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17th January 2022




Final Decision-Maker


Lead Head of Service

Ellie Dunnet – Head of Finance

Lead Officer and Report Author

John Owen – Finance Manager



Wards affected



Executive Summary

This report sets out the draft Treasury Management Strategy, Investment Strategy and Capital Strategy for 2022/23 for consideration by the Audit, Governance & Standards Committee and recommendation to Council for adoption. The strategies are attached as Appendices A-C to this report. 


Purpose of Report


This report requires discussion from the Committee.


This report makes the following recommendations to this Committee:

1.   That the Treasury Management Strategy for 2022/23 attached as Appendix A to this report is agreed and recommended to Council for adoption, subject to any amendments arising from consideration of the Capital Programme by Policy and Resources Committee at its meeting on 19th January 2022.

2.   That the Investment Strategy for 2022/23 attached as Appendix B to this report is agreed and recommended to Council for adoption.

3.   That the Capital Strategy for 2022/23 attached as Appendix C to this report is agreed and recommended to Council for adoption.







Audit, Governance & Standards Committee

17th January 2022

Policy & Resources Committee

19th January 2022


23rd February 2022









Impact on Corporate Priorities

The Treasury Management function ensures the safeguarding of Council finances and the liquidity of funds when liabilities become due to support the Strategic Plan objectives.

Head of Finance

Cross Cutting Objectives

The report recommendations support the achievements of the cross cutting objectives embedded within the Strategic Plan.

Head of Finance

Risk Management

Covered in Section 5 of this report.

Head of Finance


This report relates to the financial activities of the Council in respect of Treasury Management and specific financial implications are therefore detailed within the body of the report.

Section 151 Officer & Finance Team



Head of Finance


The legal implications are detailed within the body of the report which is compliant with statutory and legal regulations such as the CIPFA Code of Practice on Treasury Management in Local Authorities.


Legal Team

Privacy and Data Protection


Policy and Information Team


The recommendations do not propose a change in service therefore will not require an equalities impact assessment

Equalities & Communities Officer

Public Health



We recognise that the recommendations will not negatively impact on population health or that of individuals.

Public Health Officer

Crime and Disorder



Head of Finance



Head of Finance

Biodiversity and Climate Change

There are no direct implications on biodiversity and climate change. Investment and capital strategy will be aligned and in keeping with the MBC Biodiversity and Climate Change Action Plan and MBC’s Net Zero by 2030 commitment.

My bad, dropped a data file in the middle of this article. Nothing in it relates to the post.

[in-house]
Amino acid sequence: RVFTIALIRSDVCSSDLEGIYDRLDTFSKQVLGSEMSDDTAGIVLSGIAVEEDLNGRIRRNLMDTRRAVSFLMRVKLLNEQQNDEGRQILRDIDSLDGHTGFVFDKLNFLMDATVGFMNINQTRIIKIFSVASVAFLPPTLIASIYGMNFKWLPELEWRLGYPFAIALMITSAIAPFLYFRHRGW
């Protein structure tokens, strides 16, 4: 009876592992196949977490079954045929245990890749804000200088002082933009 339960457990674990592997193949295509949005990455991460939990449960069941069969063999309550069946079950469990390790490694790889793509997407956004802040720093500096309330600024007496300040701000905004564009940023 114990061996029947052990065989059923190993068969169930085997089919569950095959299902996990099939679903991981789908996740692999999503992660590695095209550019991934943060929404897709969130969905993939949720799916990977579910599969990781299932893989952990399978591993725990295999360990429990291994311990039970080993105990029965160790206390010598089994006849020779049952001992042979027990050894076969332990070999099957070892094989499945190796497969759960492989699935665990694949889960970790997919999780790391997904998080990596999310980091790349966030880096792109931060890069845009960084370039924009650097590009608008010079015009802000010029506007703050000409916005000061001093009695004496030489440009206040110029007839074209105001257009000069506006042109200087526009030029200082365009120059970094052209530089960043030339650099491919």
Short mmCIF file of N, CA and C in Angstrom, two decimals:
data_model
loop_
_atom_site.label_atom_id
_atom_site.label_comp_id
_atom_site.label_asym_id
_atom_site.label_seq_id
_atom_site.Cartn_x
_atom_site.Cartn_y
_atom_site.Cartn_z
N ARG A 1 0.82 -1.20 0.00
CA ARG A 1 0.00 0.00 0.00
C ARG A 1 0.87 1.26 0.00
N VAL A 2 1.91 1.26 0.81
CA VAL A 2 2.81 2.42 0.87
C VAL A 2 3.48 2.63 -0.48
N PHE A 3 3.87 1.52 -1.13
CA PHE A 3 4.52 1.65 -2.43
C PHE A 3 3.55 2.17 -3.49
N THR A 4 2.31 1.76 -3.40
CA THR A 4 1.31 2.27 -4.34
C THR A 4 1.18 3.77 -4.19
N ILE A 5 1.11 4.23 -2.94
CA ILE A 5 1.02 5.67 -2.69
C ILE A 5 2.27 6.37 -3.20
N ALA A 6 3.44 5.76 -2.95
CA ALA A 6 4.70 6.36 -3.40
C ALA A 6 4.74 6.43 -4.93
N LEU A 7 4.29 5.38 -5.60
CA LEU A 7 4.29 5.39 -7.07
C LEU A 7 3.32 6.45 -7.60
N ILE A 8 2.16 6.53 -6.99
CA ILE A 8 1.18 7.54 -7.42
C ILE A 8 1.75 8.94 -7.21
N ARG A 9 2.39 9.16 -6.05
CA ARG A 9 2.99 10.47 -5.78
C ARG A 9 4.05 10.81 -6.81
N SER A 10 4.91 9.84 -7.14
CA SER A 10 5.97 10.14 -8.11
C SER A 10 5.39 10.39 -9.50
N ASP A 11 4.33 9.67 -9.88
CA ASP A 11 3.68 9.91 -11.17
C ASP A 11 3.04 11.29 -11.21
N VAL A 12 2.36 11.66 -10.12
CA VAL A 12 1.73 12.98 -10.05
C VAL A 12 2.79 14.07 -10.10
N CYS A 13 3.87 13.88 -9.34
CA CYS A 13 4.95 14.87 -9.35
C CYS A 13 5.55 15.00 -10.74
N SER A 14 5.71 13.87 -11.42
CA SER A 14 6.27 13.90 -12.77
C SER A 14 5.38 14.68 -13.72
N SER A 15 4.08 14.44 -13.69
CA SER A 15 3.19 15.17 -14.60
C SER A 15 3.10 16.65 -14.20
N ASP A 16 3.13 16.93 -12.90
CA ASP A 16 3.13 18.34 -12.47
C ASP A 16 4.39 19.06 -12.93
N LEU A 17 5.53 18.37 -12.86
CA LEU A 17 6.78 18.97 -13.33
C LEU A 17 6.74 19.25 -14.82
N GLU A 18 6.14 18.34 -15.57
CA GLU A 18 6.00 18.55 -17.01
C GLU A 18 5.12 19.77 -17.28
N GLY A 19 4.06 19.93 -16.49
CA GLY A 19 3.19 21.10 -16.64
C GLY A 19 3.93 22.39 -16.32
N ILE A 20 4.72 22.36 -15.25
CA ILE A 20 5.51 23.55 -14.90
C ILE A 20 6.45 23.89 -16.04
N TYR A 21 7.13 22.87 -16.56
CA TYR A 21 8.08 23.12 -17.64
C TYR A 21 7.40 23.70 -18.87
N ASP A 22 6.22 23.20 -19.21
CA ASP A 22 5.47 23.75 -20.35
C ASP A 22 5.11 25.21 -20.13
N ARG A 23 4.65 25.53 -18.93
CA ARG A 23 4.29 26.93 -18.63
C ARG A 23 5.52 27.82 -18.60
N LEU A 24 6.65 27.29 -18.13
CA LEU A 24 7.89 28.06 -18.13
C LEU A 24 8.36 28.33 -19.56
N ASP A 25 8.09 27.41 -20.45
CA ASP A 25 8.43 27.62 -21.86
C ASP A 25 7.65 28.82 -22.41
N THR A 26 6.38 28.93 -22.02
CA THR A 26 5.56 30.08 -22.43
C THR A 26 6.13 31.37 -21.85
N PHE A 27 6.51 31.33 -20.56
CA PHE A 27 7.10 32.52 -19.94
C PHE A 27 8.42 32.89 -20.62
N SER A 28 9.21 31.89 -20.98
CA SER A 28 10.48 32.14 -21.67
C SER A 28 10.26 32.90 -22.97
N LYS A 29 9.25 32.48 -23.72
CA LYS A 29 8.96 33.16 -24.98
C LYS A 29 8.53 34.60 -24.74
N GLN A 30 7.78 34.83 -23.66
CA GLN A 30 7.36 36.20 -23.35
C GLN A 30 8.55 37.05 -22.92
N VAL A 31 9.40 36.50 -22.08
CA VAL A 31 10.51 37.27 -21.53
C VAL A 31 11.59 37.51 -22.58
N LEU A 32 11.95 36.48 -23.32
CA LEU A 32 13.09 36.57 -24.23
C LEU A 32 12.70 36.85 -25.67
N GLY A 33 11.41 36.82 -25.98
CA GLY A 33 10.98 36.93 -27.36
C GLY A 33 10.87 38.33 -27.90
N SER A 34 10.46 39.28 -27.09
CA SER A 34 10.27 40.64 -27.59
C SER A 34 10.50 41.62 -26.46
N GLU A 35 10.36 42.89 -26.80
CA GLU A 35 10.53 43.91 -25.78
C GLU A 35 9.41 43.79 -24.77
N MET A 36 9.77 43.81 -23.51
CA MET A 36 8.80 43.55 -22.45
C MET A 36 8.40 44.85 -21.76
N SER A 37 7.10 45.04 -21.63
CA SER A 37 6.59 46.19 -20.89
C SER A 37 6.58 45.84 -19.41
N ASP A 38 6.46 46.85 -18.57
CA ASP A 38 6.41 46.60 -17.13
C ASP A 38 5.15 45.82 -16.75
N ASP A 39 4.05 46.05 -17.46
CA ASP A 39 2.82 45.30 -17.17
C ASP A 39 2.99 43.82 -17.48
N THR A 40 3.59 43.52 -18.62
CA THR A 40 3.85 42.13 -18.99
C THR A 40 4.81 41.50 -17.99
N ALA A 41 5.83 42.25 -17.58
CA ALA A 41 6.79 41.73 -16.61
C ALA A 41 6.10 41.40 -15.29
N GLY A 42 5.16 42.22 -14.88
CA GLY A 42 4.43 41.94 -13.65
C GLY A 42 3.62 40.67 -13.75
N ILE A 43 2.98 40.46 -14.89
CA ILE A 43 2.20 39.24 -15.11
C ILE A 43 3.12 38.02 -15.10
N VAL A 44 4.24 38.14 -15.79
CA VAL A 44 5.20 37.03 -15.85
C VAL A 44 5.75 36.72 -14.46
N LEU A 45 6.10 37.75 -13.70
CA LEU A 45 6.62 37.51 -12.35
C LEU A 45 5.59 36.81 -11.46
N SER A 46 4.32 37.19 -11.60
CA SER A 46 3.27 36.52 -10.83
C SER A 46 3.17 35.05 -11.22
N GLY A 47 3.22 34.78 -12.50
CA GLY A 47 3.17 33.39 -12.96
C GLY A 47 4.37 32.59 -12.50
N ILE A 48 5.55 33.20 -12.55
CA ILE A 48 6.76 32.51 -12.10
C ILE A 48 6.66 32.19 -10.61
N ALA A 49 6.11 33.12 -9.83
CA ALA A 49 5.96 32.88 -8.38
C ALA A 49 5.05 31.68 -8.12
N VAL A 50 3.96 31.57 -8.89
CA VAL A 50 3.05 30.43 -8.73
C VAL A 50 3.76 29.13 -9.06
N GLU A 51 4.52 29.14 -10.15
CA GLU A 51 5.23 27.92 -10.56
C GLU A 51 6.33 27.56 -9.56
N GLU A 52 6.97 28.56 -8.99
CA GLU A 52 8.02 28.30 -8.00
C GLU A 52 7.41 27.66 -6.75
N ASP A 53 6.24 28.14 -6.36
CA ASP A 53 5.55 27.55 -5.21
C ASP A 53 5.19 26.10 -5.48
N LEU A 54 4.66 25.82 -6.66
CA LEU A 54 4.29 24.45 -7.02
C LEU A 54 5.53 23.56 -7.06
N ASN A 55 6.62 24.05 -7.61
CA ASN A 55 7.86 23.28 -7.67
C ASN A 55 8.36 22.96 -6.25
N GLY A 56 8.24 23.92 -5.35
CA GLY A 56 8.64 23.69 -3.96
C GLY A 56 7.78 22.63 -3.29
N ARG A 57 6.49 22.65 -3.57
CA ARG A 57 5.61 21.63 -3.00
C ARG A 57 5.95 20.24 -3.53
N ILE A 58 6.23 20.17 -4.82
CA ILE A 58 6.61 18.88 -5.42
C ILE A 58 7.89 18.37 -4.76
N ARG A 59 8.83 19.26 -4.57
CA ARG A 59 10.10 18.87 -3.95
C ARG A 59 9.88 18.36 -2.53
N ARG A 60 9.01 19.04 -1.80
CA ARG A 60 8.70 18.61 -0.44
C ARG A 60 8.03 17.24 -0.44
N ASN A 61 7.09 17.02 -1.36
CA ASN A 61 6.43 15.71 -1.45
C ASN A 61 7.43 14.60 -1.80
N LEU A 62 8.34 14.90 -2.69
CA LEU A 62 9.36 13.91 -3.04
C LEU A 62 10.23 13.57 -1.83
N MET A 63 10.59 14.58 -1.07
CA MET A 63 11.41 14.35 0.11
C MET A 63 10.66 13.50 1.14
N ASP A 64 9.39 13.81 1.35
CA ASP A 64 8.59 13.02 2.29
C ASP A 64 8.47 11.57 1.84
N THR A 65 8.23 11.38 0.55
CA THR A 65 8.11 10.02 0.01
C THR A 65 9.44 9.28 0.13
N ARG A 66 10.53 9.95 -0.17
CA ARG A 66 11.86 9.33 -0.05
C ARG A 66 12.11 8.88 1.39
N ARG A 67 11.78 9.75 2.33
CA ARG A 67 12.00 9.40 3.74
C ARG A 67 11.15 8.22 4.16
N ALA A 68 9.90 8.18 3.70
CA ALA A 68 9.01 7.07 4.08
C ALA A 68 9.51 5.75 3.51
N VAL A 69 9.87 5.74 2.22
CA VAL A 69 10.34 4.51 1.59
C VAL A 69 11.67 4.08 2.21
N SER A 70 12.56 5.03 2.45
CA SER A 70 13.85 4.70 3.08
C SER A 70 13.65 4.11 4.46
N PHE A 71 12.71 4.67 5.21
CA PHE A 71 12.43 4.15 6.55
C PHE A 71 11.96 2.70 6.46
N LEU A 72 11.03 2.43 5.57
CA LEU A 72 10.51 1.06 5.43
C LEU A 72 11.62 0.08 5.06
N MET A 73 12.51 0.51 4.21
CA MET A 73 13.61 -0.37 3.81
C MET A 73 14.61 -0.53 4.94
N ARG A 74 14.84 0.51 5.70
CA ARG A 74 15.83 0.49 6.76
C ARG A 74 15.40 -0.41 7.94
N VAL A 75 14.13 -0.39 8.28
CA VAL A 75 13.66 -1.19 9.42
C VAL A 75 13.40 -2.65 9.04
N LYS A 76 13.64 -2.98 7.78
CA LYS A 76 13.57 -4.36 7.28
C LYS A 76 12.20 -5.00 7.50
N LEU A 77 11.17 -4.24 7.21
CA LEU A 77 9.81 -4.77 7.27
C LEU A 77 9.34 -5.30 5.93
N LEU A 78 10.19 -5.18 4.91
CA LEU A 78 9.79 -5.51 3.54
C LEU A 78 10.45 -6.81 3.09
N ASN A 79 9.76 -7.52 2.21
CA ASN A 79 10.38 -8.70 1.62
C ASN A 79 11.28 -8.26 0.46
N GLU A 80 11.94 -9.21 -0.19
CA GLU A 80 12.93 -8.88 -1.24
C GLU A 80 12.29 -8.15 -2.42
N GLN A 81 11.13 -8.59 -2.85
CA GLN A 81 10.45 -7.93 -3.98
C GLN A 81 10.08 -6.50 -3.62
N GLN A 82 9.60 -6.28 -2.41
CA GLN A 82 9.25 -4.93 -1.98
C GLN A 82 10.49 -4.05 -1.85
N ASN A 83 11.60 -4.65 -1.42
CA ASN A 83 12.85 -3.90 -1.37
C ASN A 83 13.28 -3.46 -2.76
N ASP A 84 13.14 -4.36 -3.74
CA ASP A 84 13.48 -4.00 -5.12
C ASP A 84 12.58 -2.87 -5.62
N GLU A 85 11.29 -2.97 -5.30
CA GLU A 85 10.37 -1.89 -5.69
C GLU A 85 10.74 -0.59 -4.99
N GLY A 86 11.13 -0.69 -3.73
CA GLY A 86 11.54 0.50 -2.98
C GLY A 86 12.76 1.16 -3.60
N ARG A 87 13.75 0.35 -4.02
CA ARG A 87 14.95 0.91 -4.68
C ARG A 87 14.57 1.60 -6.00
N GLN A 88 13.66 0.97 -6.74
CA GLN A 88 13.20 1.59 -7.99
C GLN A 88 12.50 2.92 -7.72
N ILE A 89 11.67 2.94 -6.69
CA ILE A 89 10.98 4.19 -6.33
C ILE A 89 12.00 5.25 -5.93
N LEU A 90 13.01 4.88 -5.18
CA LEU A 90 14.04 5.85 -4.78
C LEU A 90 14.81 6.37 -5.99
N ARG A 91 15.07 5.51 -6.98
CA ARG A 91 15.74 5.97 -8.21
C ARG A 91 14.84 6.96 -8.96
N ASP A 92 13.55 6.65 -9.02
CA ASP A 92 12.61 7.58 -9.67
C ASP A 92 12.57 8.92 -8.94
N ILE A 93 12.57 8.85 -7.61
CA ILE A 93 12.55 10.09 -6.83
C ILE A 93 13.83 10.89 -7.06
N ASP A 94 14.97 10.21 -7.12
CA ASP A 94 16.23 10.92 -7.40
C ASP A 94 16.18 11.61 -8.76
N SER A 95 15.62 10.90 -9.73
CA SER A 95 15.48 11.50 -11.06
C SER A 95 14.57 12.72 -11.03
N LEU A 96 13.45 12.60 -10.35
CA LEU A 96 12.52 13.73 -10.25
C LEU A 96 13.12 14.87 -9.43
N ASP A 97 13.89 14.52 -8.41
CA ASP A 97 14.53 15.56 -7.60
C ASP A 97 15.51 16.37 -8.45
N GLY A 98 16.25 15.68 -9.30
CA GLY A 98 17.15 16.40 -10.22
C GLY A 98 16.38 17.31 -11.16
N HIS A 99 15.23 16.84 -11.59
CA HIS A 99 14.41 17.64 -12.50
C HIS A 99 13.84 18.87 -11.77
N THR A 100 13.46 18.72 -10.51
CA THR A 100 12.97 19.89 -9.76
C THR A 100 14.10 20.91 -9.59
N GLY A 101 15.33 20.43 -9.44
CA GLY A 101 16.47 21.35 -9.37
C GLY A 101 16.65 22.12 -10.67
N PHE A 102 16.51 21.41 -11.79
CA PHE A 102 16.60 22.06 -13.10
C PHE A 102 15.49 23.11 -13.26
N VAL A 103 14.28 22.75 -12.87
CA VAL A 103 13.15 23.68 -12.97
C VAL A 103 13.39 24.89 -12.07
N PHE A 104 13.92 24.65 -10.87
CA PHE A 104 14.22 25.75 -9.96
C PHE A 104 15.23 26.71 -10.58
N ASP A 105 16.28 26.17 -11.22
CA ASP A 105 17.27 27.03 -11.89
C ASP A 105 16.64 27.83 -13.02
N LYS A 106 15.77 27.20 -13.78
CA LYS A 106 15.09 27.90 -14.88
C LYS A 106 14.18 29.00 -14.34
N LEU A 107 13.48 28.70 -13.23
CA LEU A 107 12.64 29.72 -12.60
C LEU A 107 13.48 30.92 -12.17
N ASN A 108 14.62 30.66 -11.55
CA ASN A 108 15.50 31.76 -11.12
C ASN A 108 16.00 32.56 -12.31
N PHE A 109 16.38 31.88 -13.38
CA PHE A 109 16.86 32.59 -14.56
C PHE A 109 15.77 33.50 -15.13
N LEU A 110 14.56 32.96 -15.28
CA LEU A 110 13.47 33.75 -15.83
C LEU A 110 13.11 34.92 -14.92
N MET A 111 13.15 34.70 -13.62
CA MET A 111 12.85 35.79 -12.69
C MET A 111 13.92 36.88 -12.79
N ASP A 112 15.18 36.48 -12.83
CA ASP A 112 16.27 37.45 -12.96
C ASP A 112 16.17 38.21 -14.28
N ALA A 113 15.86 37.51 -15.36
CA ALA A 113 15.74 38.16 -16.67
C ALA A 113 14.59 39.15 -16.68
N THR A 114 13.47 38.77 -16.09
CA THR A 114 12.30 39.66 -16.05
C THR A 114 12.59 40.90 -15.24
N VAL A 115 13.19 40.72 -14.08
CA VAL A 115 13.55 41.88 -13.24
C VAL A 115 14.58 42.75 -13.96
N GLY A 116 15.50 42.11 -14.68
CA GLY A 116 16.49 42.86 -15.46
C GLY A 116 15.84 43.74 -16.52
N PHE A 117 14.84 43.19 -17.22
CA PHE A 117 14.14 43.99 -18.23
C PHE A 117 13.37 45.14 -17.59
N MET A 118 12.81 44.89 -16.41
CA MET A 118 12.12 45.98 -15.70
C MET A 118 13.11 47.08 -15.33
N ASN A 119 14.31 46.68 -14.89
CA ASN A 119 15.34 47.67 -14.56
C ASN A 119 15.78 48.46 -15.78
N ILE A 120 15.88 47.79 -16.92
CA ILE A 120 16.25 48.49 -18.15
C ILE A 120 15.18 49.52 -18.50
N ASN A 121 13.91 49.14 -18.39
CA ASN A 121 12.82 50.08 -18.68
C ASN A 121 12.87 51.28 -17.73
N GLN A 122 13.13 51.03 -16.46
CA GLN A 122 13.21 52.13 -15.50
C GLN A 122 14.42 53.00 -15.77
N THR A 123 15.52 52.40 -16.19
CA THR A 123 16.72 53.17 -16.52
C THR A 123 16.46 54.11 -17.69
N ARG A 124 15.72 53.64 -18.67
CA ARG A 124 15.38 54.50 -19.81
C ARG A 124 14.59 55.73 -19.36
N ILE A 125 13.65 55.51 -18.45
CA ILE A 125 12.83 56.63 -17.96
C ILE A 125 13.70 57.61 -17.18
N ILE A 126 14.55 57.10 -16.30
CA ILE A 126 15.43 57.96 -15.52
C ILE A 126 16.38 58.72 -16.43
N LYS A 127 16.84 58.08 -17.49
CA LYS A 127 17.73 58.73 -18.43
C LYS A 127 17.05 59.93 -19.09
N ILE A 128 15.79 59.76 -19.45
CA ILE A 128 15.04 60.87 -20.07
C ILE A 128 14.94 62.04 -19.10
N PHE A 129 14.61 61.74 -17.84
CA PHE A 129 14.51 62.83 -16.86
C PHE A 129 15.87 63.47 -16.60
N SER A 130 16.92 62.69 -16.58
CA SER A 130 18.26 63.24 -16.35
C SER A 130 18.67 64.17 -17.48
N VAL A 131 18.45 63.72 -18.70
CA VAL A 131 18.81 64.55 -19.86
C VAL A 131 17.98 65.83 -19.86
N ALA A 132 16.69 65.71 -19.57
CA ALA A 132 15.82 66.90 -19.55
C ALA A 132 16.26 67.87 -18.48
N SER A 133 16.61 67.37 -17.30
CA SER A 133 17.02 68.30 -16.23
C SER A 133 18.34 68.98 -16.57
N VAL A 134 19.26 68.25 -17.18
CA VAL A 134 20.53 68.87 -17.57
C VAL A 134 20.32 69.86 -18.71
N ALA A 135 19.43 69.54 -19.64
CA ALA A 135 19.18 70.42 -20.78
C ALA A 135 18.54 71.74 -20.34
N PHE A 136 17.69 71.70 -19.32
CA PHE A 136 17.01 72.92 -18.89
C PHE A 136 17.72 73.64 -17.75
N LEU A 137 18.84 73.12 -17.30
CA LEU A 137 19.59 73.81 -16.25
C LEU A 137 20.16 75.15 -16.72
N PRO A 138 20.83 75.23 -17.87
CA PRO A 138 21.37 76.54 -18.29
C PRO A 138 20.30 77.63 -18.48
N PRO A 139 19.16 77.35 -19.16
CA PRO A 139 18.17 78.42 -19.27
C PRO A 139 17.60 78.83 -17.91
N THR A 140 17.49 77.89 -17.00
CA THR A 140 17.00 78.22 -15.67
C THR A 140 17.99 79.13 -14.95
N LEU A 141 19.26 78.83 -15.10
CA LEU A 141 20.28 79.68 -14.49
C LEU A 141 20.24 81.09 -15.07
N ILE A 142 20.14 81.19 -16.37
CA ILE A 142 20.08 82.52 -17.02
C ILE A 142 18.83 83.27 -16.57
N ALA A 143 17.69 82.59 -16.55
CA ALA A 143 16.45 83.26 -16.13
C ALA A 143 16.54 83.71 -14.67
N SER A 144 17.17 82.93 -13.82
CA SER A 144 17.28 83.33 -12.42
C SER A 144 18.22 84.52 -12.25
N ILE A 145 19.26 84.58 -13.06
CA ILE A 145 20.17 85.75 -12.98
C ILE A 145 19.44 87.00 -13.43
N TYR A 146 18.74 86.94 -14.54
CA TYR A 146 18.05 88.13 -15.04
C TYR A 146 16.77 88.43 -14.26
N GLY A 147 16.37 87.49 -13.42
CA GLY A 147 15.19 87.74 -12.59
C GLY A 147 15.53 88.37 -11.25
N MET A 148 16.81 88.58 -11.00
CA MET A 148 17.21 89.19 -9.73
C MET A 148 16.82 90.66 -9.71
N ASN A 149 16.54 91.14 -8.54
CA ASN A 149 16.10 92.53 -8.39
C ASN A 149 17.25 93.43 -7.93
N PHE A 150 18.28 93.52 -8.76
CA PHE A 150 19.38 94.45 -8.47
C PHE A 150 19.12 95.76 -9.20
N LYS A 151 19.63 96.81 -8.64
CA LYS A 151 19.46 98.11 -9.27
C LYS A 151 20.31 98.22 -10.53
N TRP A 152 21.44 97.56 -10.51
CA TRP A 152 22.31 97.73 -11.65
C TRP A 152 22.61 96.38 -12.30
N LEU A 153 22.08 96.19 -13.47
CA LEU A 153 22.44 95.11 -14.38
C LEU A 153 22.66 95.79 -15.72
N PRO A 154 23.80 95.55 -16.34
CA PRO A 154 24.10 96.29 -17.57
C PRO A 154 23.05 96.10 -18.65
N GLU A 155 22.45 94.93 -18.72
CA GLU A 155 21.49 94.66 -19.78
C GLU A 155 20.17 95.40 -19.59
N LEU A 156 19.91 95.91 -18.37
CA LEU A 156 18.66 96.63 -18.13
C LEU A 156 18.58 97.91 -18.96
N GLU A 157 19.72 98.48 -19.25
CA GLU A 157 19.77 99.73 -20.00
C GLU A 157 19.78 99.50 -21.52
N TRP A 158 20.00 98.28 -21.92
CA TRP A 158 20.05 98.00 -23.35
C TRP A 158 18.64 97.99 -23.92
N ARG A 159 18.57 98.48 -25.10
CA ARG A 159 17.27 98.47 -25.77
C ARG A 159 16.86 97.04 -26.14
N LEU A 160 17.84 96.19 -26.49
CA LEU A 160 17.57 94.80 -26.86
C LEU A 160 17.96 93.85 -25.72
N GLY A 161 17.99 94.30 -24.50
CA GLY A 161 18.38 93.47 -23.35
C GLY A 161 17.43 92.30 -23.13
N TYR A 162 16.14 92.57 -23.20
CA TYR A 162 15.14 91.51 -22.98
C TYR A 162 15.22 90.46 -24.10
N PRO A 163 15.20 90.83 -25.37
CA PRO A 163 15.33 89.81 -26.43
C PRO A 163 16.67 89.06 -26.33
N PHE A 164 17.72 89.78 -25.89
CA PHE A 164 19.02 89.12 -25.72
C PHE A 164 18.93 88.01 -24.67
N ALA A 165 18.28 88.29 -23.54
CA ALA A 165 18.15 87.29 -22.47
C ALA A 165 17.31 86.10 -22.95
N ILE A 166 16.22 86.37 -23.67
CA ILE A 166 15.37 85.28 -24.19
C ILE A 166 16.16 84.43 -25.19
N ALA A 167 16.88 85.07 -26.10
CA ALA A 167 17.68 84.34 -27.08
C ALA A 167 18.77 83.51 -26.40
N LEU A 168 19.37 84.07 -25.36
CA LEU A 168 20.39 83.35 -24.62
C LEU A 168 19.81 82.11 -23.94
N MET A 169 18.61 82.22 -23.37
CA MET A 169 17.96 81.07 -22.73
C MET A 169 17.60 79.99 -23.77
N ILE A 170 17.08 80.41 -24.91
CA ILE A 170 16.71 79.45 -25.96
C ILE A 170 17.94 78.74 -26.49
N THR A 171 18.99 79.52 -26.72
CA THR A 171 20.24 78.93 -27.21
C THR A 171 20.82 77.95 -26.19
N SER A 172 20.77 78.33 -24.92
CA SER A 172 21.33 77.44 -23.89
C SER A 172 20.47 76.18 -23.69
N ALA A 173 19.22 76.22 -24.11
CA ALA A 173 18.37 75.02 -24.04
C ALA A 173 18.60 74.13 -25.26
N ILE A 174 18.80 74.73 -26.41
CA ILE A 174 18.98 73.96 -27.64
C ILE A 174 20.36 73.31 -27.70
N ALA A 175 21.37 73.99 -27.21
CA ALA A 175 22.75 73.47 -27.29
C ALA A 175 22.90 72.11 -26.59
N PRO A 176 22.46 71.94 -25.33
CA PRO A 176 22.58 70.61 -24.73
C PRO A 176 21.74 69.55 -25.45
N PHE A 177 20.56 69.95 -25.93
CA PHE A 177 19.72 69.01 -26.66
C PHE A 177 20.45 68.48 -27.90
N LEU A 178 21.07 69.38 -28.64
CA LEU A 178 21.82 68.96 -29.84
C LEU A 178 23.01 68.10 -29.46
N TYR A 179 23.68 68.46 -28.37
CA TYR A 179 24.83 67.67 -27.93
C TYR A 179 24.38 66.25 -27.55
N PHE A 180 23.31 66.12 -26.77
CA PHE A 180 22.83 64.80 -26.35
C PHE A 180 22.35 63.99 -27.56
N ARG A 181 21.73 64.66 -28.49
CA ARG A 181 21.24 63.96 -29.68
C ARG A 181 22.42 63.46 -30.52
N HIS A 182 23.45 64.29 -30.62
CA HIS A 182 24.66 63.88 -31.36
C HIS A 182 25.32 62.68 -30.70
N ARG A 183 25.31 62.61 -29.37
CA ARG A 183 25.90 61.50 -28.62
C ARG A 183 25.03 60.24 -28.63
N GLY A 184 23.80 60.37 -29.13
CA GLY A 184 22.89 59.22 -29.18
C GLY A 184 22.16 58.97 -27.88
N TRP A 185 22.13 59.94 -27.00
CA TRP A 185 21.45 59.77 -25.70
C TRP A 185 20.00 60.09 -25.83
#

Biodiversity and Climate Change Manager





2.1     The Council is required to operate a balanced budget, which broadly means that cash raised during the year must meet cash expenditure, to enable a best practice approach to longer term capital planning and to ensure the future success and wellbeing of the population, stakeholders and the area the Council serves. The Treasury Management, Investment and Capital Strategies assists the Council in achieving these objectives.


2.2     The council has adopted the Treasury Management in Public Services: Code of Practice 2017 Edition (‘the Code’) issued by the Chartered Institute of Public Finance and Accountancy (CIPFA).


2.3     CIPFA have revised the Code in December 2021 and has stated that a formal adoption is not required until the 2023/24 financial year, so the attached Strategies are compiled in line with the 2017 Code. Some key features of the 2021 Code are as follows:


·         Further strengthening on matters to be taken into account when setting and revising prudential indicators particularly decision making on capital investment, determining a capital strategy, prudence and affordability.

·         ESG in Capital Strategy – broadened to make clear the strategy should be address environmental sustainability in a manner which is consistent with their own corporate policies on the issue.

·         CIPFA key concern continues to be regarding leverage and borrowing to invest particularly for Commercial and Service Investment -with a clear statement regarding not being prudent to make any investment or spending decision that will increase capital financing requirement, and so lead to new borrowing, unless directly and primarily related to the functions of the authority and where any financial returns are either related to the financial viability of the project in question or otherwise incidental to the primary purpose.

·         Investment Management Practices (IMPs) – implemented in TM Code for Non-Treasury Investment and expected to follow same format used for Treasury Management Practices

·         Further clarification on ESG within TMP1 Credit and Counterparty Risk Management.